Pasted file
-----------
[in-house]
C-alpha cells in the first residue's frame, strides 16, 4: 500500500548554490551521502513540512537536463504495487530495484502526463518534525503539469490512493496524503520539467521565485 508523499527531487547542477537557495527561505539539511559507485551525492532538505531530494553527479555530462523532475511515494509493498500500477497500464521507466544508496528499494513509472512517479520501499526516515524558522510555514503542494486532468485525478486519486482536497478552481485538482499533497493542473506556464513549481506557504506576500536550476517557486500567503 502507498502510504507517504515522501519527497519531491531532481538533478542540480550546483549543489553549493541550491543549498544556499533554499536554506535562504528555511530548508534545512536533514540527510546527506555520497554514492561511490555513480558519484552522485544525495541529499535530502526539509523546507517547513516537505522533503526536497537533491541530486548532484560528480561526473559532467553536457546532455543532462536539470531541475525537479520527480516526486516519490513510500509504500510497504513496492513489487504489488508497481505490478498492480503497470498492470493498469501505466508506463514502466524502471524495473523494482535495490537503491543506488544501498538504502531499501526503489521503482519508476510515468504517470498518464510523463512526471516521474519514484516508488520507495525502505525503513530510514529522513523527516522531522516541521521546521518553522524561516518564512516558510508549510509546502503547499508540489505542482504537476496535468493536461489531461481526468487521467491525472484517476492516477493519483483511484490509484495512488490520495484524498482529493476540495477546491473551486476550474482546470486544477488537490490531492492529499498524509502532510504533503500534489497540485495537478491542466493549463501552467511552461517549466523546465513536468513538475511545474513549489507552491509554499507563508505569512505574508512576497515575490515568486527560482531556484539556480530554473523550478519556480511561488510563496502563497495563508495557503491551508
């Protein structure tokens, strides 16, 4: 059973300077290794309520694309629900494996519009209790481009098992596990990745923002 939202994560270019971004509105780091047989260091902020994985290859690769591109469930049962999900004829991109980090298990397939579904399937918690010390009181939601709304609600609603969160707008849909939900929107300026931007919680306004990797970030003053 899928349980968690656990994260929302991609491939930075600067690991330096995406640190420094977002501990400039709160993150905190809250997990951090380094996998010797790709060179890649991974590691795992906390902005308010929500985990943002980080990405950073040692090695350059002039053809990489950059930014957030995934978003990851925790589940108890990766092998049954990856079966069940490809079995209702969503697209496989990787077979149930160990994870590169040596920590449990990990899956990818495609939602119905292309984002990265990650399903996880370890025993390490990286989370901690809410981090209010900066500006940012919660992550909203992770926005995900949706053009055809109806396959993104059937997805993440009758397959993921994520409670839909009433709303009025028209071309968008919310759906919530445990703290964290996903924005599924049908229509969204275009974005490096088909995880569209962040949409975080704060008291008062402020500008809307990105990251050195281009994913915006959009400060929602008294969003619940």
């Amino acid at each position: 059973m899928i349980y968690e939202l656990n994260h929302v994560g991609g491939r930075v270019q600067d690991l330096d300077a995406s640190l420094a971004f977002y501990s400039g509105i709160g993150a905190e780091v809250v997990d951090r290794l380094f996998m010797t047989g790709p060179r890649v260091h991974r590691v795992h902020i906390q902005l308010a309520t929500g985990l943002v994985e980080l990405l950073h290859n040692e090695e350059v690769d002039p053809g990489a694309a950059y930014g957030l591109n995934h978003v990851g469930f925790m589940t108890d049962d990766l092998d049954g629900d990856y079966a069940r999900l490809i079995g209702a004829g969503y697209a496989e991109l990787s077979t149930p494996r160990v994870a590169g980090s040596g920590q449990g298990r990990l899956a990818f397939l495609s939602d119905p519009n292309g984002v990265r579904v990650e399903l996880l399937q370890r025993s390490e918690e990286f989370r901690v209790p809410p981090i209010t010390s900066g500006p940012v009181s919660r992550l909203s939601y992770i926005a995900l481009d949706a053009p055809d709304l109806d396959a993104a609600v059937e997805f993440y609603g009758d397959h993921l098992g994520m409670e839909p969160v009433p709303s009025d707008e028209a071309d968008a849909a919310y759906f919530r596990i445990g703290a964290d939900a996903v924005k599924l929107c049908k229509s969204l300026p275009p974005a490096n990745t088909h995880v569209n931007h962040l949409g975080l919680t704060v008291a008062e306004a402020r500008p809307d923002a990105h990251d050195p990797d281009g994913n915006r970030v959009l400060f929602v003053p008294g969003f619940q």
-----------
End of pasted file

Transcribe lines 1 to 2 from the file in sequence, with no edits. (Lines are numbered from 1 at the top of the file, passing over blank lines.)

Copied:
[in-house]
C-alpha cells in the first residue's frame, strides 16, 4: 500500500548554490551521502513540512537536463504495487530495484502526463518534525503539469490512493496524503520539467521565485 508523499527531487547542477537557495527561505539539511559507485551525492532538505531530494553527479555530462523532475511515494509493498500500477497500464521507466544508496528499494513509472512517479520501499526516515524558522510555514503542494486532468485525478486519486482536497478552481485538482499533497493542473506556464513549481506557504506576500536550476517557486500567503 502507498502510504507517504515522501519527497519531491531532481538533478542540480550546483549543489553549493541550491543549498544556499533554499536554506535562504528555511530548508534545512536533514540527510546527506555520497554514492561511490555513480558519484552522485544525495541529499535530502526539509523546507517547513516537505522533503526536497537533491541530486548532484560528480561526473559532467553536457546532455543532462536539470531541475525537479520527480516526486516519490513510500509504500510497504513496492513489487504489488508497481505490478498492480503497470498492470493498469501505466508506463514502466524502471524495473523494482535495490537503491543506488544501498538504502531499501526503489521503482519508476510515468504517470498518464510523463512526471516521474519514484516508488520507495525502505525503513530510514529522513523527516522531522516541521521546521518553522524561516518564512516558510508549510509546502503547499508540489505542482504537476496535468493536461489531461481526468487521467491525472484517476492516477493519483483511484490509484495512488490520495484524498482529493476540495477546491473551486476550474482546470486544477488537490490531492492529499498524509502532510504533503500534489497540485495537478491542466493549463501552467511552461517549466523546465513536468513538475511545474513549489507552491509554499507563508505569512505574508512576497515575490515568486527560482531556484539556480530554473523550478519556480511561488510563496502563497495563508495557503491551508